Primarily, a fully functioning DAO is a testament to the possibility of an alternative method of governance where a central authority holding absolute control is not a necessity. This only could make a profound change in the understanding of the management of organizations of any sort. Besides hinting at an unorthodox governance model, DAOs (decentralized autonomous organizations) also encourage members of blockchain spaces to be more proactive and honest while providing them a basis with which they can build communities.
Solving the Principal-Agent Dilemma
Perhaps the biggest benefit of a decentralized management system is to relieve the principal-agent dilemma which is a potential liability in many business organizations or any legal agreements requiring a third party to oversee.
The principal-agent problem refers to the risk when a system allows an entity “agent” to make decisions or take actions on behalf of another entity “principal”. These two entities can be a corporate board (agent) and shareholders (principal), elected officials (agent) and citizens (principal), or brokers (agent) and buyers and sellers (principal).
A relationship as such has an intrinsic risk of conflict of interests: in an ideal world, an agent acts in the best interest of the principal. But in reality, an agent’s interests may be divergent from the principal’s interests, and the principals can be left in the dark about important information regarding the affairs they are financially interested in.
This deviation from the principal’s interests is called the “agency cost”. Decentralized management works to deter or completely eliminate this cost. Community members don’t necessarily have to delegate their ownership, and by extension their decision-making power, to a sole entity. Instead, they can actively influence the operations of their organization and be informed about all of the proposals and voting activity.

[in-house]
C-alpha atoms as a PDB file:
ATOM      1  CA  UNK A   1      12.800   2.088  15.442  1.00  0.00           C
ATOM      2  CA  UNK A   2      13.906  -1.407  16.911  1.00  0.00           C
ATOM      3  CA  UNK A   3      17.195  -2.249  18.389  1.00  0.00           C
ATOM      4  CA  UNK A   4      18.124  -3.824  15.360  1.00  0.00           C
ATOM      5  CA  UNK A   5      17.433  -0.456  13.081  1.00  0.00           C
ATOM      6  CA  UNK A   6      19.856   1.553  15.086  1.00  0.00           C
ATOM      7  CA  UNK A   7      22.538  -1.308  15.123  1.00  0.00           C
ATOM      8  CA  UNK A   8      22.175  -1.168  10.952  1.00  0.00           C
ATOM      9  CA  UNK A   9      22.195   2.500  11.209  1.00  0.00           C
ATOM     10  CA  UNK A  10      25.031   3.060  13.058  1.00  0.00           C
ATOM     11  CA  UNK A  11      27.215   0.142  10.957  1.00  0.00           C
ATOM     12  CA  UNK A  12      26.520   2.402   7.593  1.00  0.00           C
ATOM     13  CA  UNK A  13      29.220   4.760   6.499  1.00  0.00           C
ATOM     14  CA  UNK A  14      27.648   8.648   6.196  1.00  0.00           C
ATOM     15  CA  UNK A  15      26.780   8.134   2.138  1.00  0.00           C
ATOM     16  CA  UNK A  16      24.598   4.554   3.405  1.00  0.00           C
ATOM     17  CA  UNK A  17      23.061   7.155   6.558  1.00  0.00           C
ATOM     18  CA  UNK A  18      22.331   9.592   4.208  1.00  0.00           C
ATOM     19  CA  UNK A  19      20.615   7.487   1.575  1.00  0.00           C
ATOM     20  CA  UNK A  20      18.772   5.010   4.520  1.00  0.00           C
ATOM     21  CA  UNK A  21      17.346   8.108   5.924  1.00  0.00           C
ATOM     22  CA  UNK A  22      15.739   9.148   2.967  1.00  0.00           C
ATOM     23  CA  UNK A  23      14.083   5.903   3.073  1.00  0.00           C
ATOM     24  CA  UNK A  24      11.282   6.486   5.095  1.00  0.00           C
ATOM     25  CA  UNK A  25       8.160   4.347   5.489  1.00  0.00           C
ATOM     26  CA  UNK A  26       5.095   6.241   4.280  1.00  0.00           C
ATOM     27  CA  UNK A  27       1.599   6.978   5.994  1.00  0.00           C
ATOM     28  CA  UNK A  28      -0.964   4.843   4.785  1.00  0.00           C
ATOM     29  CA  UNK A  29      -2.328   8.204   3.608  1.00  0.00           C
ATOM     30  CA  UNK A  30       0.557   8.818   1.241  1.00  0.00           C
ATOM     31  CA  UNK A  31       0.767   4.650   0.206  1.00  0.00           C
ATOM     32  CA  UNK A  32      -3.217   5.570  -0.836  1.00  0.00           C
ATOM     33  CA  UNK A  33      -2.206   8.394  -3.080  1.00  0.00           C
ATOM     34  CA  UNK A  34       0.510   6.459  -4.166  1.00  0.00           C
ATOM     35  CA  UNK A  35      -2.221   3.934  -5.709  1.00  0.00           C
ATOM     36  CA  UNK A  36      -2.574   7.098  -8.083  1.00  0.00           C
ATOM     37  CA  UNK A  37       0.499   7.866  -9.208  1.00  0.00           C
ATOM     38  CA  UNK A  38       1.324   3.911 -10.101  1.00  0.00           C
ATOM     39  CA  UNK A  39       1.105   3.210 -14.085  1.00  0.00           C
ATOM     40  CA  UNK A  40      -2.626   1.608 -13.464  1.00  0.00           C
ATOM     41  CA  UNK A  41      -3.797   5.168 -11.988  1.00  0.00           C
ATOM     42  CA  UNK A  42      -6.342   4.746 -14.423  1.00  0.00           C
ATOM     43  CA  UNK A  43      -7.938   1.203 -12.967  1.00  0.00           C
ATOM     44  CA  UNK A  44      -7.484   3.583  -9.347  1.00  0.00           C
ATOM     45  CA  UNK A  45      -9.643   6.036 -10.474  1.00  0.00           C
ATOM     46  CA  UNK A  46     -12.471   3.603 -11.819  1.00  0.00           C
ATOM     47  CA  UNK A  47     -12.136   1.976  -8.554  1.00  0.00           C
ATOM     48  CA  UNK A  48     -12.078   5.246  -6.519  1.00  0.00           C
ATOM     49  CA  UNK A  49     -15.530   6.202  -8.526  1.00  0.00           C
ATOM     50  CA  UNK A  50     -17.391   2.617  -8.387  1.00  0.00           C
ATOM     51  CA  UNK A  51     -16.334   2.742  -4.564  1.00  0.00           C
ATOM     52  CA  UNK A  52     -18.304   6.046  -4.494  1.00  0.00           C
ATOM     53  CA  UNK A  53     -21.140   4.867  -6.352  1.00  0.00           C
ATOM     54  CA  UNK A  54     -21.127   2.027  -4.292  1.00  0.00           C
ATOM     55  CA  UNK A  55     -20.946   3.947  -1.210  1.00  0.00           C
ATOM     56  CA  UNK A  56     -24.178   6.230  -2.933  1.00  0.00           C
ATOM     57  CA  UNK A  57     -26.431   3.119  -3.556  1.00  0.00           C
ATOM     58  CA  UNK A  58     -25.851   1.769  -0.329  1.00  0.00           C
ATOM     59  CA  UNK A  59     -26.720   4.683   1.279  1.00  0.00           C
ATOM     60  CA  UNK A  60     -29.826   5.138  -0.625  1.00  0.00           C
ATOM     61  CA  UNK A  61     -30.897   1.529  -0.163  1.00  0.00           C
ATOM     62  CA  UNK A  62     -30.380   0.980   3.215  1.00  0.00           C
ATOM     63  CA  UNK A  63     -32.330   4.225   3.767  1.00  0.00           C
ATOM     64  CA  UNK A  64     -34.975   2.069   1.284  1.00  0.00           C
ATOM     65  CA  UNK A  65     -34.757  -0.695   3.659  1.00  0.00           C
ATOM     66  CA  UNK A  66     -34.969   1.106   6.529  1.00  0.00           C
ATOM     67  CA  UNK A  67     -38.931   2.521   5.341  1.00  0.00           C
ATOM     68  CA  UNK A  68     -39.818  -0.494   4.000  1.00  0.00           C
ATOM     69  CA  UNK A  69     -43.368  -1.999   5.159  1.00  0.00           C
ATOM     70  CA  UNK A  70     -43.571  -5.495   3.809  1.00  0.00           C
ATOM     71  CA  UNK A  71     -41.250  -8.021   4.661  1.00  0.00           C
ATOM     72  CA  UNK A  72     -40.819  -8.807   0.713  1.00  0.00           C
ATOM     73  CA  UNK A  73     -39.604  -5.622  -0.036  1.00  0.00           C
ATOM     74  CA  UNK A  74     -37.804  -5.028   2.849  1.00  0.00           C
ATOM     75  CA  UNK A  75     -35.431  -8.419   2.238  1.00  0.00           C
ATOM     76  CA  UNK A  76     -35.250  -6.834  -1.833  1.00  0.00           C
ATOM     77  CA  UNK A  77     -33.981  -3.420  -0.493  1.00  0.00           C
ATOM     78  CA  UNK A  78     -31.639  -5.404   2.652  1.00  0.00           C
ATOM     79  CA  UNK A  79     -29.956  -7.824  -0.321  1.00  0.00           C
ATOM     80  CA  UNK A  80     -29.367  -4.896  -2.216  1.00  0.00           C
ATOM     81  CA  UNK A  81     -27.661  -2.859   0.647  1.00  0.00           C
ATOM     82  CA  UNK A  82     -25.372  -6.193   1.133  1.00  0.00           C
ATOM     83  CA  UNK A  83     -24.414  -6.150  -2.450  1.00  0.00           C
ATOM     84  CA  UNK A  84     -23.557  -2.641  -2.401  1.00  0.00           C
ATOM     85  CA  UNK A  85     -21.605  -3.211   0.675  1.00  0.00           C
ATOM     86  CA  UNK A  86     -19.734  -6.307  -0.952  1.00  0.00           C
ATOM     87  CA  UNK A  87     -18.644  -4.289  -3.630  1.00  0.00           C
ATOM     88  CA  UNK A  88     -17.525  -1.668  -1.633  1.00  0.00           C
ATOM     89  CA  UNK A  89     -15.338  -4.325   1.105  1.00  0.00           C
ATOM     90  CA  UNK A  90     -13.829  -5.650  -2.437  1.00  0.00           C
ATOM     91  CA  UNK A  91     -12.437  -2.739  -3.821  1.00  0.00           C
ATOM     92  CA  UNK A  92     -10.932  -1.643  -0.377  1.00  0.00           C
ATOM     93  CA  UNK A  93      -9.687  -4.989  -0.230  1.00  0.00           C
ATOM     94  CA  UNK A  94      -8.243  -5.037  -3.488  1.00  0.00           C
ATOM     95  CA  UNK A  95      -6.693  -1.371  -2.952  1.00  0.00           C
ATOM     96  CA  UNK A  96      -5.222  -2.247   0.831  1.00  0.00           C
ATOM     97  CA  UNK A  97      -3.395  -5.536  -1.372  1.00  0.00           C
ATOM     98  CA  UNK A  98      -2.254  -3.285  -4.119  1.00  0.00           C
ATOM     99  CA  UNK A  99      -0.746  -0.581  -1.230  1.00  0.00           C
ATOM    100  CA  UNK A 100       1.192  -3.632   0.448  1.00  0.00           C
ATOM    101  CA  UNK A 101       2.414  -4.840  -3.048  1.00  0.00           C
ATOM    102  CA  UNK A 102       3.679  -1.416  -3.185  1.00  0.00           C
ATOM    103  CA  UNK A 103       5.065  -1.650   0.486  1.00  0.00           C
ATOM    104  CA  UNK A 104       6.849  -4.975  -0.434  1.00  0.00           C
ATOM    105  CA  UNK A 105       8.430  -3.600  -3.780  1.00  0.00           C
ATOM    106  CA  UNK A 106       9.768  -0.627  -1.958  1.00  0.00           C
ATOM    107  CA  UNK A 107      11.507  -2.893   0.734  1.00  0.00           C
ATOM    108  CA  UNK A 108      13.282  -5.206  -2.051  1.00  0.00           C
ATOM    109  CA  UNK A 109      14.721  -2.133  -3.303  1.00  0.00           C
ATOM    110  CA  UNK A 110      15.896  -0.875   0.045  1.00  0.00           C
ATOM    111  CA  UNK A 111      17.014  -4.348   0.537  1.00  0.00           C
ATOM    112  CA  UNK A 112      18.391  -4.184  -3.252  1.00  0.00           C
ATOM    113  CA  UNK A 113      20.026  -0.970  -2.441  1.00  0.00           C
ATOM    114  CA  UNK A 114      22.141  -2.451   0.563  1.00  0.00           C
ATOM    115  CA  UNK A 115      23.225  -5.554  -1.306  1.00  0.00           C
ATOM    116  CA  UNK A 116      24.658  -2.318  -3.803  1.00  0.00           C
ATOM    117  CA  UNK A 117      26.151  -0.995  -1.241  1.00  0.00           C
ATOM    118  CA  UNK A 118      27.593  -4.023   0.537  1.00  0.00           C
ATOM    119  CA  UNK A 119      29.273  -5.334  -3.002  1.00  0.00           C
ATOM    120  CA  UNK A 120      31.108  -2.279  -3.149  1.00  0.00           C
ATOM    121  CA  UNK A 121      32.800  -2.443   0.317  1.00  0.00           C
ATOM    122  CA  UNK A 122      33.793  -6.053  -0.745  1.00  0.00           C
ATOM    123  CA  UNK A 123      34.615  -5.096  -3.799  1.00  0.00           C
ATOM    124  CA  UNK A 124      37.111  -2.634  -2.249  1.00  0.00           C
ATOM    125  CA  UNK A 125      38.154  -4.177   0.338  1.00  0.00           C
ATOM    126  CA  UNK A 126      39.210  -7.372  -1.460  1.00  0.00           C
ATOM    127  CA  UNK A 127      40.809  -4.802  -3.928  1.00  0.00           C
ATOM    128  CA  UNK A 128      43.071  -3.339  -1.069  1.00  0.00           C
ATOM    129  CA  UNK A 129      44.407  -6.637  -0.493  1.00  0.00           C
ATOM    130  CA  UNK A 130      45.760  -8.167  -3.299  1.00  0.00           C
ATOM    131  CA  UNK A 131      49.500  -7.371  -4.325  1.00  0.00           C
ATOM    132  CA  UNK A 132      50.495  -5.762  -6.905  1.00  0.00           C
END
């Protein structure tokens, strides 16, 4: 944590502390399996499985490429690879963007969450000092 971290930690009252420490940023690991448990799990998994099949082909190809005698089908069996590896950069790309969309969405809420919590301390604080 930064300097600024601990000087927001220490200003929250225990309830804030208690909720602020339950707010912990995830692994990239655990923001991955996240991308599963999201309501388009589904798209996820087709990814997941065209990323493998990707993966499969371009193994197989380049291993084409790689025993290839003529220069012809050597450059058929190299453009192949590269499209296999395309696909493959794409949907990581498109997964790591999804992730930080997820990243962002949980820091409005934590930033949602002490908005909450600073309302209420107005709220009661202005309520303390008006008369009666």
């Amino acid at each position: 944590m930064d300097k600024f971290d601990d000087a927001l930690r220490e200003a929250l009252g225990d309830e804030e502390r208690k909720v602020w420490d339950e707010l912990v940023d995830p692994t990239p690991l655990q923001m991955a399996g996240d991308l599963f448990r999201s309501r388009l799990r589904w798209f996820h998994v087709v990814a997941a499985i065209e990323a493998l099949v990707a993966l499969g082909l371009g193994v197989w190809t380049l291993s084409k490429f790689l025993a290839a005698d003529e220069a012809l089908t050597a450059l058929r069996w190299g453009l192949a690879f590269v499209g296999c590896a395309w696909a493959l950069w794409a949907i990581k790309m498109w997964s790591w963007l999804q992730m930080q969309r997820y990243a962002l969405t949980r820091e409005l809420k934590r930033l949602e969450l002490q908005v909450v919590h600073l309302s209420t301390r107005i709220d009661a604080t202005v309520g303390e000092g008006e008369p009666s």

Transparency and Publicity
A DAO’s regulations, proposals, and voting activity is made completely public. Anyone can view the operations of an organization, along with the rules that regulate them. Theoretically, this encourages community members to be on their best behavior and carefully calculate their decisions to maintain a good reputation across the network. Simultaneously, it also discourages bad actors as they can potentially be publicly associated with their wrongdoings.
Community Building and Global Access
DAOs act as empowering agents allowing all sorts of individuals to have a voice in maintaining an organization. Citizens are also typically geographically limited in the organizations they can take part in. Decentralized autonomous organizations, on the other hand, are able to bring together individuals from all around the world. Its large scale makes it easier for community members to find like-minded folks to share and act toward their passions in life.